The Independent on Sunday probably has the best lead of the day, running a piece about the infinite hypocrisy of Jack Mano Straw. His multiple-visage sanctimony on the Hillsborough question is clinically dissected, confirming what most of us have suspected about Black Jack for years: he is a man bereft of those personality features that separate the rest of us from sociopaths.
Newscorp’s daily Times having laboured all week to tell us that Monaco is full of tax-dodging low-life, The Sunday Times headlines that Vince Cable is going to wage war on ‘shady tax havens’. He’s going to have his work cut out on that one, but I suspect this is what Murdoch wants: Vinny fully distracted elsewhere while he gets on with waiting for the dust to settle on Hackgate.
The Telegraph insists that foreign aid is a farcical gravy train, a sure sign that it didn’t really have a proper story to go with. It’s actually not a gravy train so much as, quite often, an obscene form of lubricant to oil the wheels of trade. And tons of the money goes full circle back to Switzerland. But let’s not expand on that one, or we’ll be here all day.
A Clegg aide thinks the Coalition’s cuts have been too deep, according to The Observer’s main headline. I’m attracted to the idea of a restorative drink called Cleggade, for when you’ve been particularly unpopular: but this too isn’t really much of a story. At best, Osborne’s cuts were too little far too late, and at worst an irrelevance in the light of (1) our bloated bureaucracy and (2) the pampered elephant in the room called QE.
In fact, the big story hidden later in this lead is that the LibDems are now in fourth place behind Ukip – not something the Observateur wants to broadcast that much. The big difference between the two Parties is that, whereas the LibDems know how to target a constituency and milk the vote (rather like George Galloway) The Farage Barrage are relatively clueless about such matters.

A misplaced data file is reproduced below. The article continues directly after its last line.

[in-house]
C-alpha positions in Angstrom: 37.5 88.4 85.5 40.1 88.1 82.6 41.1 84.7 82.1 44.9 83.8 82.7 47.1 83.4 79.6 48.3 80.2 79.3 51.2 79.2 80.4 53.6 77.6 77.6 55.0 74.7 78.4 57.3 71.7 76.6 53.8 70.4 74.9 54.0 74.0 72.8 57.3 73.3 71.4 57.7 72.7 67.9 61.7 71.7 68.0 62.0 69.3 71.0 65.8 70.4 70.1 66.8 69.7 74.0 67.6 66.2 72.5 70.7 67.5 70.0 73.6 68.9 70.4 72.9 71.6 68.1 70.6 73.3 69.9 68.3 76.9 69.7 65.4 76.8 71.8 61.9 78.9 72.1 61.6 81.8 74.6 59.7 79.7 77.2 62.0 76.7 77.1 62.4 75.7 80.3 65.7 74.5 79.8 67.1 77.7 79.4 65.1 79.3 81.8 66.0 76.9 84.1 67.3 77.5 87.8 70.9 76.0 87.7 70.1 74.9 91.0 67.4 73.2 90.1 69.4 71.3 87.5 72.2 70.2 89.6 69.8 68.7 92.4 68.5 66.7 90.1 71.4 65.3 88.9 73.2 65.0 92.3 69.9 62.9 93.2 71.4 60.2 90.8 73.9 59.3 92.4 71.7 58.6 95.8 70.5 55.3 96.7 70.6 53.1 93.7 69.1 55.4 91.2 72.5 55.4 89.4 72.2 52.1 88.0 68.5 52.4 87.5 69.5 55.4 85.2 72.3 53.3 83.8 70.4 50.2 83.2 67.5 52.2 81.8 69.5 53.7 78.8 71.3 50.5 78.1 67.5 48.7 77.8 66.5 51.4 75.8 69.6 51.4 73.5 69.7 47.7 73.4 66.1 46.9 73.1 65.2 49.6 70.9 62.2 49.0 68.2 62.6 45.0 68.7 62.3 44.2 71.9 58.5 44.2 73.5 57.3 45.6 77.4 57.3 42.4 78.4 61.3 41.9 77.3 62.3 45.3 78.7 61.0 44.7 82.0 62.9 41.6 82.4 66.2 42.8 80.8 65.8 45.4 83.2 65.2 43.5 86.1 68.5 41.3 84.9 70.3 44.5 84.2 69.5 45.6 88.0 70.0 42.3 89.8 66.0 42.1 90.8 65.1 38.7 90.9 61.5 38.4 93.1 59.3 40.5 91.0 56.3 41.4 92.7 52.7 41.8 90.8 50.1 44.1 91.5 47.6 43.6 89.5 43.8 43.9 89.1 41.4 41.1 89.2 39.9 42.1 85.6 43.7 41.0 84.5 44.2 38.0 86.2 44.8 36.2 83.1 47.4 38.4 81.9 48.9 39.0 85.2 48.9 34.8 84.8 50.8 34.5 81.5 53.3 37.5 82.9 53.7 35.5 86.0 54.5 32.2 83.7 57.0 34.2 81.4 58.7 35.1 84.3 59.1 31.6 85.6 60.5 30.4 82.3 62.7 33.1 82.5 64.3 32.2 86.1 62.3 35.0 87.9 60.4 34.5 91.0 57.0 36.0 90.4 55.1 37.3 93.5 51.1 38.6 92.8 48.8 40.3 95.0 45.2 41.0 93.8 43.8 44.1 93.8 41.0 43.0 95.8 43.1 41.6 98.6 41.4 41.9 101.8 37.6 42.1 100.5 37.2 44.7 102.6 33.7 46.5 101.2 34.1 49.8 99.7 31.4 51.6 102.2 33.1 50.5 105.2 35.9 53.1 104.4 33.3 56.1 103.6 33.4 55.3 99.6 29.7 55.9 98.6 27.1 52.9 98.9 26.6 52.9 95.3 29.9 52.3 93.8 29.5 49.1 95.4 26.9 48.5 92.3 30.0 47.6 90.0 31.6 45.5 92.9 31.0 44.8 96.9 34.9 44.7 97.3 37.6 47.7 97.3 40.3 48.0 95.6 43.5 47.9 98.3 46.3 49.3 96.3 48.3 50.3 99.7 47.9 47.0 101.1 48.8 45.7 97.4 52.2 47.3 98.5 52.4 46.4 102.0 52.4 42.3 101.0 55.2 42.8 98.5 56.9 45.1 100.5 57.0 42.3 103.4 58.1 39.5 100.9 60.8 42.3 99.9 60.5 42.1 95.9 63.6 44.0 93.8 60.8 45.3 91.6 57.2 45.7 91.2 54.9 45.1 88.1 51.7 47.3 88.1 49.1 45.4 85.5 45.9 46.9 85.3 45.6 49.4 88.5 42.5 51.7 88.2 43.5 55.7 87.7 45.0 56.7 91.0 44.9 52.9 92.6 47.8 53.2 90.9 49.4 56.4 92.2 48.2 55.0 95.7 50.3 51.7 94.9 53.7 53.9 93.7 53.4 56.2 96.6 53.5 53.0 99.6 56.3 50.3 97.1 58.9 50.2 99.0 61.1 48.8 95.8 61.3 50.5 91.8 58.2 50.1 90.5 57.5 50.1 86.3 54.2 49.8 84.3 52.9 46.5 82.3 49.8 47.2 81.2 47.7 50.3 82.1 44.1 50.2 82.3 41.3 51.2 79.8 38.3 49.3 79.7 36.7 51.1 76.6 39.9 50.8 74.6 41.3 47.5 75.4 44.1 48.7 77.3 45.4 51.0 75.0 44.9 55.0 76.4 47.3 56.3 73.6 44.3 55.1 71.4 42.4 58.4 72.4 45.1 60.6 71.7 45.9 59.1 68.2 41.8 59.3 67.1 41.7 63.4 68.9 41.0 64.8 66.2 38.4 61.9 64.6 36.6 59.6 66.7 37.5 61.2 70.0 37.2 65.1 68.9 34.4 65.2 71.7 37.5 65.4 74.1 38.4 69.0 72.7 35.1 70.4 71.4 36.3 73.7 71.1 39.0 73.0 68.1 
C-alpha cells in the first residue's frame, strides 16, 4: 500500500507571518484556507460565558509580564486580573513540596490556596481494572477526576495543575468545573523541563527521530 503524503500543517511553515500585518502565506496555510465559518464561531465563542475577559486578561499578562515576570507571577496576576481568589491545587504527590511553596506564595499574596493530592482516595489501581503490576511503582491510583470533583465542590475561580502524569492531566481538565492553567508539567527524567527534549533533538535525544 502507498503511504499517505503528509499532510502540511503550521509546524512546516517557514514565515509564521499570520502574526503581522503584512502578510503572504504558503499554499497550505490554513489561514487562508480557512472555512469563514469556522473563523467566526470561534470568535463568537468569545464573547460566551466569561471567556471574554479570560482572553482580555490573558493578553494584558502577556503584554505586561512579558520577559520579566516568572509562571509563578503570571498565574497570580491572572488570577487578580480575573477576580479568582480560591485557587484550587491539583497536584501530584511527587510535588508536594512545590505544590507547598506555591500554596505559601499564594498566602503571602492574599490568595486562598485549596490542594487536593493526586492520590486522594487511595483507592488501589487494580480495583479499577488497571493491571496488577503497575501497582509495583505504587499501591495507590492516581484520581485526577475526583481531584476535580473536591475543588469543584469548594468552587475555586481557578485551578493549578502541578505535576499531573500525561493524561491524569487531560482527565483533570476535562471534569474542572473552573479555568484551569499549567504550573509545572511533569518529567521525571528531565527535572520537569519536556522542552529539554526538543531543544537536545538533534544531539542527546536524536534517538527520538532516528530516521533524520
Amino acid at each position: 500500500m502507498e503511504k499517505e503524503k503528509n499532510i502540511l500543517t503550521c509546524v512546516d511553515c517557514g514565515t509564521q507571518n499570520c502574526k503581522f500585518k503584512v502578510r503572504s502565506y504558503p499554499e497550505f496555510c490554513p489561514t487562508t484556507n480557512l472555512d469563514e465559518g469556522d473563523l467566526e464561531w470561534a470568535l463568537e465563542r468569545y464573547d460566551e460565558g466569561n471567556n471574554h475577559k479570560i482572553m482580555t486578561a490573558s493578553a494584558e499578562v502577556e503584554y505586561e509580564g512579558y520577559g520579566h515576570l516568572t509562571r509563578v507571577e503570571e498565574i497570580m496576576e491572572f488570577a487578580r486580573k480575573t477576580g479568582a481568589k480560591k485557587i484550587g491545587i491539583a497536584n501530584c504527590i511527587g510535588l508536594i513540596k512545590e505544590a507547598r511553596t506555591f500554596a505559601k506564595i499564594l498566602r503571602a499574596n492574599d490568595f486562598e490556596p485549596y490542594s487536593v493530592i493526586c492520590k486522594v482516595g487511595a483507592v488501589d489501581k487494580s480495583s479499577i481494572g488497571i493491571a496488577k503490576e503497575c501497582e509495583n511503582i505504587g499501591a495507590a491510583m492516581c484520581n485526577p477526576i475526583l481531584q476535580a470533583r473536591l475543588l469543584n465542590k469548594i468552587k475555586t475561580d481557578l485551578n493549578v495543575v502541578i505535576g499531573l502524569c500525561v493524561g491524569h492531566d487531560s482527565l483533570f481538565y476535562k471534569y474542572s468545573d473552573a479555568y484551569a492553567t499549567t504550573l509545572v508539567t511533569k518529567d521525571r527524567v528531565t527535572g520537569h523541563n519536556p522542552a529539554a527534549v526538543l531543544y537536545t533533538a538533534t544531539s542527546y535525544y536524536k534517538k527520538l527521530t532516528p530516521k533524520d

The Mail on Sunday goes with a tax-hike shock horror involving people with £1m homes, aka the entire population of London. ‘Owners of homes worth £1m or more will face a beefed-up squad of computer and legal experts poring over their property, savings and income as part of a new ‘anti-affluence’ crackdown by the Coalition. The move is part of a tax-dodging purge on the rich forced through by Deputy Prime Minister Nick Clegg,’ claims the MoS.
Right then, that’s Vince purging the world’s tax havens, and safe-cracker Nick breaking into the homes of Middle England. I think we get the drift of it now: the LibDems are rotten smelly spoilsports who don’t want anyone to have any fun. Probably true, actually.
The Sunday Cu****t Bun calls its piece on cop-basher Andrew Mitchell ‘Exclusive’, but the piece seems to consist largely of the lame-gag headline ‘On yer bike’, and some pretty obvious speculation about this deeply nasty little man losing his job. The Star on Sunday reveals that Tulisa* smoked drugs at the age of 12, a revelation that will be seen by many contemporary parents as drama lite. She was also booted in the face: but this wasn’t enough for her, and thus the young lady launched into a Self-Harm Hell. This would be news, had not the BBC already revealed her proclivities in a documentary over a month ago.
“Whatever happened to Norman Baker?” I hear you think during those moments when the wallpaper has lost its appeal, to which the answer is the eccentric and at times factually confused LibDem conspiracy theorist became Minister of Transport. I know, I know – who allows this sort of blunder to happen? Search me, but Mr Baker is the subject of the Sunday Express’s front page headline, ‘Road tax to be scrapped’.
The problem with the story is that the once-great Beaverbook’s story below the line says merely that Norm thinks the tax should be scrapped, among many other things. It’s not that the hacks can’t stand the story up, so much as Norman Baker needs to go and lie down somewhere quiet for a while. “You could have a charge per mile for roads like motorways,” he began, “You could then offset that by abolishing road tax and by reducing fuel duty so that they would even out. That seems to me to be entirely equitable and sensible environmentally. People shouldn’t take fright. This isn’t about charging motorists a whole lot more money.”
Seems to me it isn’t about anything, really. Most Sunday newspapers follow that rule these days, so it’s good to see the Express catching up at last.
* Tulisa Contostavlos is in a band called N-Dubz, which I’d be willing to bet is something you didn’t know. I certainly didn’t.